In his recently released book, Confessions of a D.C. Madam: The Politics of Sex, Lies, and Blackmail, Vinson, with the help of co-author Nick Bryant, recounts how a shy, gay man from Mingo County found himself operating “the largest gay escort service in Washington, D.C.” and recounts the events that led to his incarceration. He still seems a bit mystified about how exactly it happened, but his account paints the picture of a sheltered, possibly gullible, young gay man trying to find himself and embrace his sexuality while spiraling into the seedy, dark underworld of the world’s most powerful city.

“I didn’t just wake up one day and decide I was going to be in the escort business. I didn’t know what an escort was when I went to DC. … I truly thought that [escorts] just took people around the city,” he said during a recent phone interview.

TrineDay — “the publisher of suppressed works,” according to owner Kris Millegan — a small publishing company based in Waterville, Oregon, published the book in March.

After initially pleading not guilty in 1990, Vinson accepted a plea agreement from the federal government. He pleaded guilty to “conspiring to violate the Racketeer Influenced and Corrupt Organizations Act and credit card fraud.” He served 63 months in prison at the minimum-security Federal Correctional Institution in Morgantown.

After his release, he earned a master’s degree in integrated marketing communications at West Virginia University. He currently resides in Cincinnati and works as an independent consultant in integrated marketing. Vinson said he has also completed his first year at Taft Law School.

Almost 30 years after first entering the escort business, Vinson admits that he still thinks about the decisions that he made as a young twenty-something.

“I never intended to get into that business. … It’s just a very strange twist of life.”

Vinson realized he was gay in high school, and — as a resident of rural, conservative West Virginia in the late 1970s — said growing up there was tough.

“When I was growing up, many people thought homosexuals were sick. It wasn’t exactly a pleasant place to grow up. My teachers would say, ‘You’re too pretty to be a boy.’”

He added, “I really tried to blend in. I tried to be like anyone else. I always sort of felt like I was from a different planet.”

Before moving to D.C., Vinson worked as a funeral director in multiple funeral homes — including his own — in the town he graduated from, Williamson. He was appointed Mingo County coroner shortly after starting his professional career.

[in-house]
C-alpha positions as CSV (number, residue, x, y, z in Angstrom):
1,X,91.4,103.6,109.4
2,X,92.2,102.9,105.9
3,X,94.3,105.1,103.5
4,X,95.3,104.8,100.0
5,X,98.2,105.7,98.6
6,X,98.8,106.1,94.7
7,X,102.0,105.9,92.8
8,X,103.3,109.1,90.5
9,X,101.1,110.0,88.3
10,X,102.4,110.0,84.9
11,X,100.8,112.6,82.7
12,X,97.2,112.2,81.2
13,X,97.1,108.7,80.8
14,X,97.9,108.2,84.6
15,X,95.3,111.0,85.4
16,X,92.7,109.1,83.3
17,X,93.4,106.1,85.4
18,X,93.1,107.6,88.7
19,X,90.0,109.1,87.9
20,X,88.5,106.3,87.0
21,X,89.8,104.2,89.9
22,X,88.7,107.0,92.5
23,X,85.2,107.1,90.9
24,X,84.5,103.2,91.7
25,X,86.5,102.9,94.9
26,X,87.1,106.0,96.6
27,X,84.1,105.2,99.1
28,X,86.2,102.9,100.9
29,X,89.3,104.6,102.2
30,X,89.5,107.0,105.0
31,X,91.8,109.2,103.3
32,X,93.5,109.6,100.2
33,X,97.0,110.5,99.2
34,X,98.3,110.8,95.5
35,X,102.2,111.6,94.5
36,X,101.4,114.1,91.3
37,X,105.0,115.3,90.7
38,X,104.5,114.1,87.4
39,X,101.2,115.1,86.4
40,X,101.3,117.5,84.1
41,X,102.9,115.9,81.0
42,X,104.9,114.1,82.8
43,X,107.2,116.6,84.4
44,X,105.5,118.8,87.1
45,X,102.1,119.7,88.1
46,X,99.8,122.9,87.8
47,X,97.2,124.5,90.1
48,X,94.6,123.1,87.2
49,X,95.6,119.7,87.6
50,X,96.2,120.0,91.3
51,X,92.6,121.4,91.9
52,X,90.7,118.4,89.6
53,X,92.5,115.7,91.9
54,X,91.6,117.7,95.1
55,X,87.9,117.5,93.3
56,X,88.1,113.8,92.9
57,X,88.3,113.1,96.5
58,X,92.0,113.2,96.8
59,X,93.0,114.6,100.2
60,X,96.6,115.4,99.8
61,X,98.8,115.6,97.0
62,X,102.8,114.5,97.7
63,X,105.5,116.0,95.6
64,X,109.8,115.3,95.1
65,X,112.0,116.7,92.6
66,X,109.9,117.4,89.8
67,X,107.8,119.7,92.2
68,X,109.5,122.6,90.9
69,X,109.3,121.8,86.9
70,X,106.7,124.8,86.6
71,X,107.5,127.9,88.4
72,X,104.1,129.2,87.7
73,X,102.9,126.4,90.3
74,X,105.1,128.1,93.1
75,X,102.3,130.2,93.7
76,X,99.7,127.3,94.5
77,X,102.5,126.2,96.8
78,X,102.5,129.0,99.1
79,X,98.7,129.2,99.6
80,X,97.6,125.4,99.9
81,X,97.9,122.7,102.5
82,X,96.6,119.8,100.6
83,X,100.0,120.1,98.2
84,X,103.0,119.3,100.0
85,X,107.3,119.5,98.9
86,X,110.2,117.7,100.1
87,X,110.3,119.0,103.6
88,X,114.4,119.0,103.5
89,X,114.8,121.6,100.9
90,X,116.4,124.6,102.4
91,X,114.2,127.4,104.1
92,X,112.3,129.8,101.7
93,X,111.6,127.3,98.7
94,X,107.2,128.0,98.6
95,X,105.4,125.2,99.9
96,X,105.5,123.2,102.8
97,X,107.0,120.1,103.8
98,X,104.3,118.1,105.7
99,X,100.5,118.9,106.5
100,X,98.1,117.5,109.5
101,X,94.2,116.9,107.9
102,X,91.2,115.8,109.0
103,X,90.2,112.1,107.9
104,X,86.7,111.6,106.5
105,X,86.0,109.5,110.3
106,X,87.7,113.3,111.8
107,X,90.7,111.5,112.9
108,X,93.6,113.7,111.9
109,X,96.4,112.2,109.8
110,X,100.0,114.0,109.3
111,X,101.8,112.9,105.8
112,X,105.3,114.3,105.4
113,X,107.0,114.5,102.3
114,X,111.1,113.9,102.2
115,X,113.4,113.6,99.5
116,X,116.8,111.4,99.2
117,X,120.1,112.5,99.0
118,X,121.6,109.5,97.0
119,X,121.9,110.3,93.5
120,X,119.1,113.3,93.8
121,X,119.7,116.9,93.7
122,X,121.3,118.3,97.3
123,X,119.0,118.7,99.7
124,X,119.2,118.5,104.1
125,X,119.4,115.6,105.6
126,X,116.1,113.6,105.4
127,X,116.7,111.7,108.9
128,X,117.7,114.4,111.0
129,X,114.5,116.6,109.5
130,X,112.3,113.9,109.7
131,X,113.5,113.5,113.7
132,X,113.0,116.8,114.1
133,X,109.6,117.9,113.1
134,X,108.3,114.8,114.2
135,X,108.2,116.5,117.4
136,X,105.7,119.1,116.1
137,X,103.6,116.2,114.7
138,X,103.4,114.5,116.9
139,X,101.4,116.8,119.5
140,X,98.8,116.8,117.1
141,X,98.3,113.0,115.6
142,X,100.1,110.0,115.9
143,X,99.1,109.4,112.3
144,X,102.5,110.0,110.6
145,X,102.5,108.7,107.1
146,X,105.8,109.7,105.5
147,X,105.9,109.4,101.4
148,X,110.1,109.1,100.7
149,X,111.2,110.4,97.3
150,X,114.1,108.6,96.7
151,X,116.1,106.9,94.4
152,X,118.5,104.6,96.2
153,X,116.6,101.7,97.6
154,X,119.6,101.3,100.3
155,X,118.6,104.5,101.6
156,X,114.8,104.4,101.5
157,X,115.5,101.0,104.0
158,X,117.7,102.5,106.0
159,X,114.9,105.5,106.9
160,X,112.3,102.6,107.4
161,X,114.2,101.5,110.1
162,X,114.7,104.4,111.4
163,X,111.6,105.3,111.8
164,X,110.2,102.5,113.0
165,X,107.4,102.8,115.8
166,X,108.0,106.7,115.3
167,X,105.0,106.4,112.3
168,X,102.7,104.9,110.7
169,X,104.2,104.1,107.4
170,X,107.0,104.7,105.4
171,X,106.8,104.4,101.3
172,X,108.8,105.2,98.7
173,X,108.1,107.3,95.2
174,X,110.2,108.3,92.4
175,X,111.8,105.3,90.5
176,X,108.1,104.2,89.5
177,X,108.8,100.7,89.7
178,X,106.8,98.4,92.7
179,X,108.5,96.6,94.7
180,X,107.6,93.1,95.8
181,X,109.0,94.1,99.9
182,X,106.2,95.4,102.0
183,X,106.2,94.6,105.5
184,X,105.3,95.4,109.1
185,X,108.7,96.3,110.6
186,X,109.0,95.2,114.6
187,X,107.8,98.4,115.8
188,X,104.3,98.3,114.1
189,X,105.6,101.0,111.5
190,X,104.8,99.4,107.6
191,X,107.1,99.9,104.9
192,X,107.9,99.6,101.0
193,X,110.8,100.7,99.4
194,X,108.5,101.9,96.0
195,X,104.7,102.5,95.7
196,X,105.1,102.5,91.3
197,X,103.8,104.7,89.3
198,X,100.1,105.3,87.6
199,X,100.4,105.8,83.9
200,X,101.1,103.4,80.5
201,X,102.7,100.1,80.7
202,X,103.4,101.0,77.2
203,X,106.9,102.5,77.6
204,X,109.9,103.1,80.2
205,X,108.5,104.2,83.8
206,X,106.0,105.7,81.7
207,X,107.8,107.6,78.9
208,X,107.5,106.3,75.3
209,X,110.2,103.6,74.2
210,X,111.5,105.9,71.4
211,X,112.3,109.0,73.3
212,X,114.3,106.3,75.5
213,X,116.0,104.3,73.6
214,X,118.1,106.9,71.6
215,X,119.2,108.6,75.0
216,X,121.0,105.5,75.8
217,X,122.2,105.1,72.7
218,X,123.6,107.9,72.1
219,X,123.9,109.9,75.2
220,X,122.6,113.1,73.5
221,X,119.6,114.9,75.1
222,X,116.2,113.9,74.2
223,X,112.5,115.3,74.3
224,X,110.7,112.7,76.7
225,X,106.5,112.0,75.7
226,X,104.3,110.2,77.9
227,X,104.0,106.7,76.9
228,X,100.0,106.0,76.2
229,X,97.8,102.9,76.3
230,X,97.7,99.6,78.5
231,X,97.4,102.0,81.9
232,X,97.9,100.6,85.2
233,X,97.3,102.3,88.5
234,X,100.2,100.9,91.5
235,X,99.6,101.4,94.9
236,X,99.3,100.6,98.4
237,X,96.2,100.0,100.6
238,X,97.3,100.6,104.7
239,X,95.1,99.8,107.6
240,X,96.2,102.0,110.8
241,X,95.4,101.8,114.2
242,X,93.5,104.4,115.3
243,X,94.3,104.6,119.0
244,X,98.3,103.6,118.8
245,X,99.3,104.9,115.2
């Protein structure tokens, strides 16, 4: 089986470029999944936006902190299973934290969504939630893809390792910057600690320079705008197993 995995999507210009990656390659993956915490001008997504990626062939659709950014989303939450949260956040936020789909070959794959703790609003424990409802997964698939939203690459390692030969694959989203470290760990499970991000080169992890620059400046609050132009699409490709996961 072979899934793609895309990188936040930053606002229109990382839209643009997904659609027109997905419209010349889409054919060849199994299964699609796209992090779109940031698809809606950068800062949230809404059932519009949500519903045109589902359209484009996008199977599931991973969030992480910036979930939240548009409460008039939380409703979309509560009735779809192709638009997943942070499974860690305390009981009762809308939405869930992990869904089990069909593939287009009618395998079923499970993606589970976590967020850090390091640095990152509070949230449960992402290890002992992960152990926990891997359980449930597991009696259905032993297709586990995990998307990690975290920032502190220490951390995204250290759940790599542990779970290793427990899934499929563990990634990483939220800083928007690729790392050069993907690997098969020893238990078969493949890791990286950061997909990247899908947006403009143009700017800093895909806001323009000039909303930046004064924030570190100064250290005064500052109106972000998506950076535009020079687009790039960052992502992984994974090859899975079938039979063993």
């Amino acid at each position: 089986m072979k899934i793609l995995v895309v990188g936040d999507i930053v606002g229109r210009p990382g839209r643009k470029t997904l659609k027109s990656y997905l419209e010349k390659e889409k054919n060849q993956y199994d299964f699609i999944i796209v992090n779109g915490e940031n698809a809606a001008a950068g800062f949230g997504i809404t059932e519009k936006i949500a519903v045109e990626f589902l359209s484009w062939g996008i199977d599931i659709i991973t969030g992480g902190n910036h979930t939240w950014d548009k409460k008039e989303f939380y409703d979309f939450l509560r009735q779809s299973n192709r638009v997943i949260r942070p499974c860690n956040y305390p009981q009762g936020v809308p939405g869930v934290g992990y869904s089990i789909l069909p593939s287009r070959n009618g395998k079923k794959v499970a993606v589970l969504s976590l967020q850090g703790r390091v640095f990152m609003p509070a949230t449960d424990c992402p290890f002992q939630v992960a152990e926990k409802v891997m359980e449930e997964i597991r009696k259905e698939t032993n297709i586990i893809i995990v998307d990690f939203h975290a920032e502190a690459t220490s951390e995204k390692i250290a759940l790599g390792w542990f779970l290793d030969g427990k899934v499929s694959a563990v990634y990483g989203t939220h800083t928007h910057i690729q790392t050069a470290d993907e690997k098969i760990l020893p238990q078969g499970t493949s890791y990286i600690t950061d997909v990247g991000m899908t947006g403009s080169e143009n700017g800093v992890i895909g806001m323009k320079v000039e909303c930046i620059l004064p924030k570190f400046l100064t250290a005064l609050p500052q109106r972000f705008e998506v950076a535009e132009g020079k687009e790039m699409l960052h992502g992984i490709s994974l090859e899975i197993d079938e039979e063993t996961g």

While there, he faced multiple controversies. He was charged with making harassing phone calls to a competing funeral home. He was charged with a second misdemeanor for “obtaining state monies under false pretenses.”

Those two incidents — along with a report that he left a body lying in an unrefrigerated vault for 42 days — were often cited in media reports when the escort business came to light.

Naturally, Vinson’s version varies greatly from the many reports about his early activities as a funeral director and his later activities as a “D.C. Madam.”

“I tried to get on with my life and put it behind me, but it just wasn’t behind me.”

He decided to tell his side of the story after what he calls a “25-year character assassination by the media.”

After moving to the city in 1985, Vinson was hired by Chambers Funeral Homes, which had multiple locations in the greater D.C. area. He began frequenting gay bars during his evenings off — and that’s where the wheels began spinning.

The series of events is surprisingly simple: Vinson meets an escort, Jimmy, in a gay bar. Vinson befriends Jimmy. Jimmy introduces Vinson to his employer. The employer, dying of AIDS, is looking to sell the service business, and Vinson buys it for $10,000.

“I didn’t have any hesitation. I was fascinated with the business. … I think it’s not unrealistic to make the assumption if something is in the Yellow Pages it’s probably OK.”

In a very short amount of time, Vinson had over 40 phone lines streaming into his apartment, located in the upper northwest of the city, while he maintained his full-time position with Chambers Funeral Homes.

Vinson employed up to 20 escorts on a given night in this “extremely lucrative” business.

“The business was very successful.” Not wanting to pin down a number to his profits, Vinson did mention a frequent customer who would spend $20,000 a month on his escorts. “Of course, in the ’80s that was a lot of money.”

Rich in the kind of sordid drama one might expect, Vinson’s book names names. Then-U.S. Rep. Larry Craig of Idaho, he writes, “became a frequent flier of my escort service” and “preferred escorts who were quite masculine.”

Although he claims he received many threats of blackmail from many of his powerful clients, Vinson’s business was in full operation until the Secret Service raided his home, his sister’s home and his mother’s home in 1989.

And the rest is history.

“What doesn’t kill you makes you stronger,” Vinson sighed during the phone interview. “But what doesn’t kill you often hurts like hell.”

A quarter of a century later, the details of Vinson’s activities in the nation’s capital plays over and over in his mind like a bad dream.

He asked, “When does someone become OK again?

“I’m not so sure I know that answer.”

Wayne Madsen Report (WMR), In 2006, WMR reported on Hastert's blackmailable "misconduct," Wayne Madsen, May 29, 2015 (Subscription required). Former U.S. House Speaker Dennis Hastert (R-IL) was indicted in Chicago on May 28 for lying to FBI agents about his cash withdrawals from his various bank accounts.

Washington Post, Hastert indicted over alleged secret payments, Mark Berman and Paul Kane, May 28, 2015.  The longest-serving Republican speaker in the history of the U.S. House faces charges that he violated Dennis Hastert Gavel Wikipediabanking laws in a bid to pay $3.5 million to an unnamed individual to cover up “past misconduct.” Hastert, 73, who has been a high-paid lobbyist in Washington since his 2007 retirement, schemed to mask more than $950,000 in withdrawals from various accounts that violated federal banking laws that require disclosure of large cash transactions, according to a seven-page indictment delivered by a grand jury in Chicago. Editor's note: Hastert is shown wielding the House speaker's gavel. As a prediction, the charges probably stem from his pre-House career as a high school wrestling coach